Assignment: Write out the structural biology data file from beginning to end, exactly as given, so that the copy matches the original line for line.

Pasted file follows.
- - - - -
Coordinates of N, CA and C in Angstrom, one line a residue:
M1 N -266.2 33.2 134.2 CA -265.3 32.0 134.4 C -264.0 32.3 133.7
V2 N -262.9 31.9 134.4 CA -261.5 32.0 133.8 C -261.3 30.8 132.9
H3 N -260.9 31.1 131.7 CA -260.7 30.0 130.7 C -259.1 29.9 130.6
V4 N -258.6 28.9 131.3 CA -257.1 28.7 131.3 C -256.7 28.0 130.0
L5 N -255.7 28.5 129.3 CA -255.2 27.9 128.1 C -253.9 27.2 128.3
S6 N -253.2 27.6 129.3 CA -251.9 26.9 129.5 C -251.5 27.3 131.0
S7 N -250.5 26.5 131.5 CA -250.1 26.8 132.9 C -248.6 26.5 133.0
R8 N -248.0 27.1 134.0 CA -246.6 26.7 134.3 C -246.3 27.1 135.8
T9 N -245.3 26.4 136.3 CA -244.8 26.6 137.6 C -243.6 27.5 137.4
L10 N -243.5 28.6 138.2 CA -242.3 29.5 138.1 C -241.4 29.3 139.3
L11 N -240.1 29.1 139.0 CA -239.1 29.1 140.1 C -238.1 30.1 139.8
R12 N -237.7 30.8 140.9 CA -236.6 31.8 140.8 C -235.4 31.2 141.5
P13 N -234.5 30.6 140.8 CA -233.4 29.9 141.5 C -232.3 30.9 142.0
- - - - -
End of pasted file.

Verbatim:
Coordinates of N, CA and C in Angstrom, one line a residue:
M1 N -266.2 33.2 134.2 CA -265.3 32.0 134.4 C -264.0 32.3 133.7
V2 N -262.9 31.9 134.4 CA -261.5 32.0 133.8 C -261.3 30.8 132.9
H3 N -260.9 31.1 131.7 CA -260.7 30.0 130.7 C -259.1 29.9 130.6
V4 N -258.6 28.9 131.3 CA -257.1 28.7 131.3 C -256.7 28.0 130.0
L5 N -255.7 28.5 129.3 CA -255.2 27.9 128.1 C -253.9 27.2 128.3
S6 N -253.2 27.6 129.3 CA -251.9 26.9 129.5 C -251.5 27.3 131.0
S7 N -250.5 26.5 131.5 CA -250.1 26.8 132.9 C -248.6 26.5 133.0
R8 N -248.0 27.1 134.0 CA -246.6 26.7 134.3 C -246.3 27.1 135.8
T9 N -245.3 26.4 136.3 CA -244.8 26.6 137.6 C -243.6 27.5 137.4
L10 N -243.5 28.6 138.2 CA -242.3 29.5 138.1 C -241.4 29.3 139.3
L11 N -240.1 29.1 139.0 CA -239.1 29.1 140.1 C -238.1 30.1 139.8
R12 N -237.7 30.8 140.9 CA -236.6 31.8 140.8 C -235.4 31.2 141.5
P13 N -234.5 30.6 140.8 CA -233.4 29.9 141.5 C -232.3 30.9 142.0